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Bagpipe players in blue tartan march in three lines
The Hub City Highlanders and the Red River Pipes and Drums lead the Parade of Tartans on Saturday, June 2, 2022, at CelticFest Mississippi in Brandon, Miss. Photo by Lukas Flippo

Thousands Celebrate CelticFest Mississippi in Brandon

A woman in celtic makeup and clothes poses
Ami Giaise, a freelance hairstylist, practiced braiding hair into the rope-like strands (shown) beforehand so that she could wear her hair in that style when attending CelticFest Mississippi in Brandon, Miss., on June 3, 2022. Photo by Lukas Flippo

For a full gallery depicting the 2022 CelticFest Mississippi event, scroll to the bottom of this article. 

BRANDON, Miss.—Tom and Ami Giaise drew glances as they trekked down the sidewalk the weekend of June 3 and June 4 at Lakeshore Park in Brandon. Ami’s hair, styled into rope-like braids, reached well down her back, and a streak of red and brown makeup adorned her eyes like a mask.

Tom held a small imitation ax, painted black, and a metallic necklace hung around his neck and dangled over his upper chest near the rune symbol on his light tan top. Around his wrists were guards, bound in place with leather.

The couple were among the more than 2,000 people from Mississippi and beyond who attended CelticFest Mississippi this year, which took place on June 3 and June 4, 2022. Established in 1991, the festival celebrates Scottish and Irish culture and features a number of vendors, food trucks and artists selling goods that tie into those nations’ histories. Organizers also hold a live-music festival, a scotch and whiskey tasting, a parade and raffles that bestow prizes on winning visitors.

Some guests like the Giaises, whose wardrobes drew inspiration from the “Vikings” television series and took hours to assemble, attend the festival out of interest, despite not having notable ancestral roots to the region. Others, meanwhile, have familial ties they want to learn more about.

Robby Lindsay runs a booth with his son Aidan that offers sealed, printed surname crests and details on the family histories aligned with those last names. Lindsay started the business nearly 20 years ago after learning about genealogy out of personal curiosity.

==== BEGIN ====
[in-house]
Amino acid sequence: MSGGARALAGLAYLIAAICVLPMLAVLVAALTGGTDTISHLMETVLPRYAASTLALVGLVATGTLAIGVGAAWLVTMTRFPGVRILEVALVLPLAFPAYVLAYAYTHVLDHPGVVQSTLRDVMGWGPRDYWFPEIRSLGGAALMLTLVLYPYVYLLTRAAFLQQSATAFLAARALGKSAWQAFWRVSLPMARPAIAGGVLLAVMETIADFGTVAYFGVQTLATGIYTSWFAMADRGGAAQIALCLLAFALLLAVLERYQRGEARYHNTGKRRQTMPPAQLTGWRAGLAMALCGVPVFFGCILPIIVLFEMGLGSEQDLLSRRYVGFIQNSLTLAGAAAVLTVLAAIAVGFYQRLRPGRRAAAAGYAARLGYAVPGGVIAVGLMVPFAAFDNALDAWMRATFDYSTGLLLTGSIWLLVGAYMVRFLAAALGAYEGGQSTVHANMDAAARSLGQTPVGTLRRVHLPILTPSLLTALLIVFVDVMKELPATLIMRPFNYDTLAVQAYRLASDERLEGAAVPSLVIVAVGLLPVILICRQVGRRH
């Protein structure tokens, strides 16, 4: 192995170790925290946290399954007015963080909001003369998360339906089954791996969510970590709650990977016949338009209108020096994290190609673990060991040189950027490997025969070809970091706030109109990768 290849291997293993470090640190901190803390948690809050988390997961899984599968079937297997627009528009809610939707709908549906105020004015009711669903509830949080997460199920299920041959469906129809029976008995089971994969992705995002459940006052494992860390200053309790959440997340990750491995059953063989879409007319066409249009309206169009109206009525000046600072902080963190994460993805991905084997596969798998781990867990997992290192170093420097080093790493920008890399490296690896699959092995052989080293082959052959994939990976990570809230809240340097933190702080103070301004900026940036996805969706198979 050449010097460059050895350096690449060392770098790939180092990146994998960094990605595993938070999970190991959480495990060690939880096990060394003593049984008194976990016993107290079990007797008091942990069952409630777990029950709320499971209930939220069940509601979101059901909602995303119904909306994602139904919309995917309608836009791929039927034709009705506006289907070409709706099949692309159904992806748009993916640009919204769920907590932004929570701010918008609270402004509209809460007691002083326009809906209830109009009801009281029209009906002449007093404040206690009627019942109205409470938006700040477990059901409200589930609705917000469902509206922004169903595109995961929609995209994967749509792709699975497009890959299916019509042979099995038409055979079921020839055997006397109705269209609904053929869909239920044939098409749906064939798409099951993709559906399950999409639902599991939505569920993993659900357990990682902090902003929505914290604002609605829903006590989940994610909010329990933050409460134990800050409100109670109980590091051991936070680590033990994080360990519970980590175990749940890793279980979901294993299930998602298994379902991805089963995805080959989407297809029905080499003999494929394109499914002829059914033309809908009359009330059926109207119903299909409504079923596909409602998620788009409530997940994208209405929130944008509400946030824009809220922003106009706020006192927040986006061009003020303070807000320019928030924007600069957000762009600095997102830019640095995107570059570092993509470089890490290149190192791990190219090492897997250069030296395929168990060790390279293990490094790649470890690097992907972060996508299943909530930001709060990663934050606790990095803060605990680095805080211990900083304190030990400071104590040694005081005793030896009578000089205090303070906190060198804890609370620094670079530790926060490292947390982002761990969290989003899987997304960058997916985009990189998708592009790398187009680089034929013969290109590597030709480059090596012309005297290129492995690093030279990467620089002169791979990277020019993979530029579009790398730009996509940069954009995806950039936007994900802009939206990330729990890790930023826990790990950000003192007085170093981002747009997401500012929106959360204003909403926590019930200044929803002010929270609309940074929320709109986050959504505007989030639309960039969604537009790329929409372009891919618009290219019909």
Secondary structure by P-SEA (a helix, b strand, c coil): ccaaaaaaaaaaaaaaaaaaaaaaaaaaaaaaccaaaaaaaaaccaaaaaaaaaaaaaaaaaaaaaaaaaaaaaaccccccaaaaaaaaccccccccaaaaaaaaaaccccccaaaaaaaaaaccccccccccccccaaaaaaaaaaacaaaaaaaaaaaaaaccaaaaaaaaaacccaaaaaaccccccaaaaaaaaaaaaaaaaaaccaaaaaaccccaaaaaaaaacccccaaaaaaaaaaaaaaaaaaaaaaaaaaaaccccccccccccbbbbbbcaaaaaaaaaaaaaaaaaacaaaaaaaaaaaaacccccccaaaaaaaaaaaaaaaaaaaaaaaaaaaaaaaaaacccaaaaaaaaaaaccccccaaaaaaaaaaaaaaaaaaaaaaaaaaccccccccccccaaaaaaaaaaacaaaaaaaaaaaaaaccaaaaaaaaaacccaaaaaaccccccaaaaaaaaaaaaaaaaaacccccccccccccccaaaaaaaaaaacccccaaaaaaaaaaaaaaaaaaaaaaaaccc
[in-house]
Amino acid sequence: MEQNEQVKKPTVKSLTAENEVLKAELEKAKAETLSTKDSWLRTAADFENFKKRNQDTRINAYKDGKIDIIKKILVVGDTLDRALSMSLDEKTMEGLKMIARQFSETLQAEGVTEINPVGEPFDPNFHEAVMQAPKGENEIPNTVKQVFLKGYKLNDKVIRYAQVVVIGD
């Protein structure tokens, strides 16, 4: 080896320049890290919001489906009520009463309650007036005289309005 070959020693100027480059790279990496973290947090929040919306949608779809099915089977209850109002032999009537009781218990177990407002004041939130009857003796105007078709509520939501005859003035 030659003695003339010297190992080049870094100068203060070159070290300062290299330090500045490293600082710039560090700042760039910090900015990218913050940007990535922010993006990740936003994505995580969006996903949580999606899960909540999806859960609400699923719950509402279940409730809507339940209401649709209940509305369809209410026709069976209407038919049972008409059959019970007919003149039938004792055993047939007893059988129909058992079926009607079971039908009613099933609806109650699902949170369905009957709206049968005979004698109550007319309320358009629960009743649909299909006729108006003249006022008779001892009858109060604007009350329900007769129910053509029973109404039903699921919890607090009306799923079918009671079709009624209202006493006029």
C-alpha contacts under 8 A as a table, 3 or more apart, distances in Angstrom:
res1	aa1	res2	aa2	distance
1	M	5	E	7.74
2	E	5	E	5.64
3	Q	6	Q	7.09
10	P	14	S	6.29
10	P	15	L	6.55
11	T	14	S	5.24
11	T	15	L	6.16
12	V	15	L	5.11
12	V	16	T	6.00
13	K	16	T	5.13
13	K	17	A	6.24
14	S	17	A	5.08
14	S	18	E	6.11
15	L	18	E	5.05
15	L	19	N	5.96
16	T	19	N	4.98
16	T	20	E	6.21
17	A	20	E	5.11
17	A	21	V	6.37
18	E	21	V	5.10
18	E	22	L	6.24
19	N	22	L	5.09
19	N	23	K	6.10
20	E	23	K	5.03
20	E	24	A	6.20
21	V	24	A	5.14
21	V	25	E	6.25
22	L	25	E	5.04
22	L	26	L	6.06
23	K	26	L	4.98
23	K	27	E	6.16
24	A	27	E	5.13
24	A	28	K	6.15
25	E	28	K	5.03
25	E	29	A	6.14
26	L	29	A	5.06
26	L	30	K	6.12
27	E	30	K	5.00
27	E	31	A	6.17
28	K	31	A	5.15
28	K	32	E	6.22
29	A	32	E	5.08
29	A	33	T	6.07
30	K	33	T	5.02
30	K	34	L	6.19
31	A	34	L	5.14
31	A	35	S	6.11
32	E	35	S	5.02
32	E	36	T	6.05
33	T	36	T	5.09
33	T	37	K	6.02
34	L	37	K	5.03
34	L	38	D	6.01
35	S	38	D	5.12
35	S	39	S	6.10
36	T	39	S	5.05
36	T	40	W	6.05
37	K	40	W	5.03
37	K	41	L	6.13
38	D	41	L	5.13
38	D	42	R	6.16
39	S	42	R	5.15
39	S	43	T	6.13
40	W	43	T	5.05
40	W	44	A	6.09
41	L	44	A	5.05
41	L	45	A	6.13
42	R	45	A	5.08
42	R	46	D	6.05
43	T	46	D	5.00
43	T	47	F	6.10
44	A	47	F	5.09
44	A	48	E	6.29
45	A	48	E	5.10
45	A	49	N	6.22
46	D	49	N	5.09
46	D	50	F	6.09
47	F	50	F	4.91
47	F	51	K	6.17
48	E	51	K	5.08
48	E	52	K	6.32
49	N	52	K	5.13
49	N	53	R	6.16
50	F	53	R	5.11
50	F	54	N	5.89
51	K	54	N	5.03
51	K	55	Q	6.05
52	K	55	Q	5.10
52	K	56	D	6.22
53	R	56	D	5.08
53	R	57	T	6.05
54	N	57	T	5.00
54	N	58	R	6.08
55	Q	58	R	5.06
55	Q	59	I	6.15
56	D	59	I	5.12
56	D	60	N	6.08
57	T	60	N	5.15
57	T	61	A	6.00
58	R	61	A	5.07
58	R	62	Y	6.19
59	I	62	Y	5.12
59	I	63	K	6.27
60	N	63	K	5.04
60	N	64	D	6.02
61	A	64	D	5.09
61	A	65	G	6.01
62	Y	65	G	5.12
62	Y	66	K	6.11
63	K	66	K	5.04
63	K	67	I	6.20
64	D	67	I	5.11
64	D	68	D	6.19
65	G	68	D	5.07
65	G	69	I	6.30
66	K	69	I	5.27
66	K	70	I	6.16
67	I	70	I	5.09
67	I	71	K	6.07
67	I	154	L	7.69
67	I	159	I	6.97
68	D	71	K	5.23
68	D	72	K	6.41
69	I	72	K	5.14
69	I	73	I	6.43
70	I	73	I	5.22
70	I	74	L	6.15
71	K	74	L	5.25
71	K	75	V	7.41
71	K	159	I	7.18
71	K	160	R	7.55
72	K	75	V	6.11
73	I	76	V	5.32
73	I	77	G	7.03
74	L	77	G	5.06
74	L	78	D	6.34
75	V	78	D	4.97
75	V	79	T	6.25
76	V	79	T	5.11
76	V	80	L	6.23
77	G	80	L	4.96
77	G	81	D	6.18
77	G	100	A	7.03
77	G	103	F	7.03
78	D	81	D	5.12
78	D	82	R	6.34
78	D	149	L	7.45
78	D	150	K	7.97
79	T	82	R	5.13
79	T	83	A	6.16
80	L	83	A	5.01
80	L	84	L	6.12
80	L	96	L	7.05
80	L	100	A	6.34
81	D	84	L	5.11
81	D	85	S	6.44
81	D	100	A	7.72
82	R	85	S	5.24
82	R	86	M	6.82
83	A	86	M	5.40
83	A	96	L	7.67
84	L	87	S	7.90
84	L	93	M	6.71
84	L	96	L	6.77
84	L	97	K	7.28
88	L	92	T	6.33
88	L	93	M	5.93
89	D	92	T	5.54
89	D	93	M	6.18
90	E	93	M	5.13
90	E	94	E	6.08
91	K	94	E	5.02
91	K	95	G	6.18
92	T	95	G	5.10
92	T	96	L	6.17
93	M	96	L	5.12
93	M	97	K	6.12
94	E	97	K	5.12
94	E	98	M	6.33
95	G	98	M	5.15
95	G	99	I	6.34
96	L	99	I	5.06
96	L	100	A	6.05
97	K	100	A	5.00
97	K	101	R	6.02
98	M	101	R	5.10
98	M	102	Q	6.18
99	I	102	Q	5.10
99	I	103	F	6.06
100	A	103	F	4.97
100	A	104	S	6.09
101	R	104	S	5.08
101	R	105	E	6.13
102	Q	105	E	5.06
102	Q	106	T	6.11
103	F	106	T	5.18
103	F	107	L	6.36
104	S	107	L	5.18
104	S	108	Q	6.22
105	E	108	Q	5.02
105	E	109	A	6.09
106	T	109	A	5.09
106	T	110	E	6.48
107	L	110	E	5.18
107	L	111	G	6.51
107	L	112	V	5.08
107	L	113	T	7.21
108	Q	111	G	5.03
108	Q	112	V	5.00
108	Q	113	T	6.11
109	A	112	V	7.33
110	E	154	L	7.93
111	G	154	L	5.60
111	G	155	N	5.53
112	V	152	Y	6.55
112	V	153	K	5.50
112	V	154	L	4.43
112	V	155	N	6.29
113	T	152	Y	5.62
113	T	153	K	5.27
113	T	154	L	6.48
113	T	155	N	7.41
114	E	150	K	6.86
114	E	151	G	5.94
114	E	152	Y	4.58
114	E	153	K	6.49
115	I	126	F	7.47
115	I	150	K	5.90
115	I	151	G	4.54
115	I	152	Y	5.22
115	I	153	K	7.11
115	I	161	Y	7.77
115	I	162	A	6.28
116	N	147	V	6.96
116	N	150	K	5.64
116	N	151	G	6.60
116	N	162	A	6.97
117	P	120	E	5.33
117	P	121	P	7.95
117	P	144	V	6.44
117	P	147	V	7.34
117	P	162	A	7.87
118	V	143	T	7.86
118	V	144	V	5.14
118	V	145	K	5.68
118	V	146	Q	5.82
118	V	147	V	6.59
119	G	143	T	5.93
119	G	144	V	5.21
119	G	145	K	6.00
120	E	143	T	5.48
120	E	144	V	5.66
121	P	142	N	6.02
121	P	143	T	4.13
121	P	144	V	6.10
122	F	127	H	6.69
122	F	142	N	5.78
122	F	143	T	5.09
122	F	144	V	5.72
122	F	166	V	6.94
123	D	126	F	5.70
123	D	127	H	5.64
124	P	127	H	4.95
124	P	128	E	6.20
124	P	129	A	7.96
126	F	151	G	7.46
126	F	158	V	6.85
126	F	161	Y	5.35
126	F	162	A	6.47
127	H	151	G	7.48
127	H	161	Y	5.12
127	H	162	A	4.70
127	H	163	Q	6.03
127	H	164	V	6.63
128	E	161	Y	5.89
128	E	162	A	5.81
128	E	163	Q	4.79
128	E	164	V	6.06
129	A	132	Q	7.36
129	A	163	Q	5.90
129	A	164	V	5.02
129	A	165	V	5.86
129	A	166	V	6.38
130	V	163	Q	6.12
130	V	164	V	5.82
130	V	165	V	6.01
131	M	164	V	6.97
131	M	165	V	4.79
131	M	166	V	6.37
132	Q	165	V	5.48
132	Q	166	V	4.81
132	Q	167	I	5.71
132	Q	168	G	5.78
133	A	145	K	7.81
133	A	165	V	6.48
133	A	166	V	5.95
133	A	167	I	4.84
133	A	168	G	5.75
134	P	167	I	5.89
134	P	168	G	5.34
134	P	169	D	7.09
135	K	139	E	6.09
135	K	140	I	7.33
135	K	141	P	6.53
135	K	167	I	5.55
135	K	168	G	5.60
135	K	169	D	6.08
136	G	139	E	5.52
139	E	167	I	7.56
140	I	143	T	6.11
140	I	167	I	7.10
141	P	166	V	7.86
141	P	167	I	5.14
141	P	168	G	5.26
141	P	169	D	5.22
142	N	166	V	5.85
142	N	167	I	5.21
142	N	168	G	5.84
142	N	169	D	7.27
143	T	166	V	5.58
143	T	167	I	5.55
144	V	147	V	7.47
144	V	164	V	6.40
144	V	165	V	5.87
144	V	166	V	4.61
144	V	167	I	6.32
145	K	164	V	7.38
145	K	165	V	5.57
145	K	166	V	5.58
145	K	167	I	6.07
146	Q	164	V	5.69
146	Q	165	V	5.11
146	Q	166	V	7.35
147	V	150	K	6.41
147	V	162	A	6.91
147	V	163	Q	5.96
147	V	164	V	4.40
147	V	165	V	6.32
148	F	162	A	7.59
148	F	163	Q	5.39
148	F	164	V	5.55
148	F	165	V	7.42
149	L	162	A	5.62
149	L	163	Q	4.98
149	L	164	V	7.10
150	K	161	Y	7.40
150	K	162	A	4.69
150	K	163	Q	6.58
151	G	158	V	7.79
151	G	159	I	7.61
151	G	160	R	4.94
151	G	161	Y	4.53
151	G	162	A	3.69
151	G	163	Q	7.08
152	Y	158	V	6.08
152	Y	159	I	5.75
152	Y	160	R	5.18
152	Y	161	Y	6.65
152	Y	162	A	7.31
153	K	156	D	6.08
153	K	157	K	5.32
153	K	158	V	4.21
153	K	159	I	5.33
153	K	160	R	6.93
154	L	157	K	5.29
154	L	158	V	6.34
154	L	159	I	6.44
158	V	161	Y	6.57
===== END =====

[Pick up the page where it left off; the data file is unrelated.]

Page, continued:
“It started when I was interested in the history of my last name,” Lindsay said. His brother joined his research efforts and encouraged him to pursue this familial exploration as a business opportunity. The startup costs were high, Lindsay said, but both Robby and Aidan find running the business worthwhile.

“I just love meeting all the people and hearing all of their stories,” Aidan said.

Aidan’s older brother helped with the booth before him, but he can no longer assist due to his service in the military. However, Aidan hopes to continue the business once his dad stops pursuing it, he explained.

The annual festival invites athletes to participate in the Highland Games, a series of competitions based on historic Scottish sports like Scottish hammer and open stone. A row of white tents represent different families and clans, including the Clan Irwin Association.

The association represents multiple last names of similar lineage, and members pay $25 a year to access its historical information. Members can also participate in a DNA study to further the database of family lineages. The group also coordinates trips to Scotland to witness the lands their ancestors walked firsthand.

Sisters Teresa Tucker and Myron Proctor stumbled upon their Scottish family history by accident.

A man and four women in tartan pose for a photo
Members of the Clan Irwin Association pose for a portrait on June 4, 2022, at CelticFest Mississippi in Brandon, Miss. Photo by Lukas Flippo

“I was researching into my family to see about joining the DAR (Daughters of the American Revolution),” Tucker said. “And I noticed that I had several family members with the last name Irvine who fought.”

Tucker and Proctor followed the surname back to Scotland and joined the Clan Irwin Association at a festival in Louisiana.

“These festivals help us get our name out there and encourage people to join the association,” Mary Erwin said. But more than anything, Erwin attested, events like CelticFest Mississippi serve as a touchpoint for Scottish and Irish culture, allowing people with and without those ancestries to participate in traditions and learn about histories heralding from those long-standing nations.

CelticFest Mississippi 2022: A Photo Gallery

Browse the rest of Lukas Flippo’s photo gallery below for a glimpse at some of the sights and offerings found at the annual festival. For more information on CelticFest Mississippi, visit

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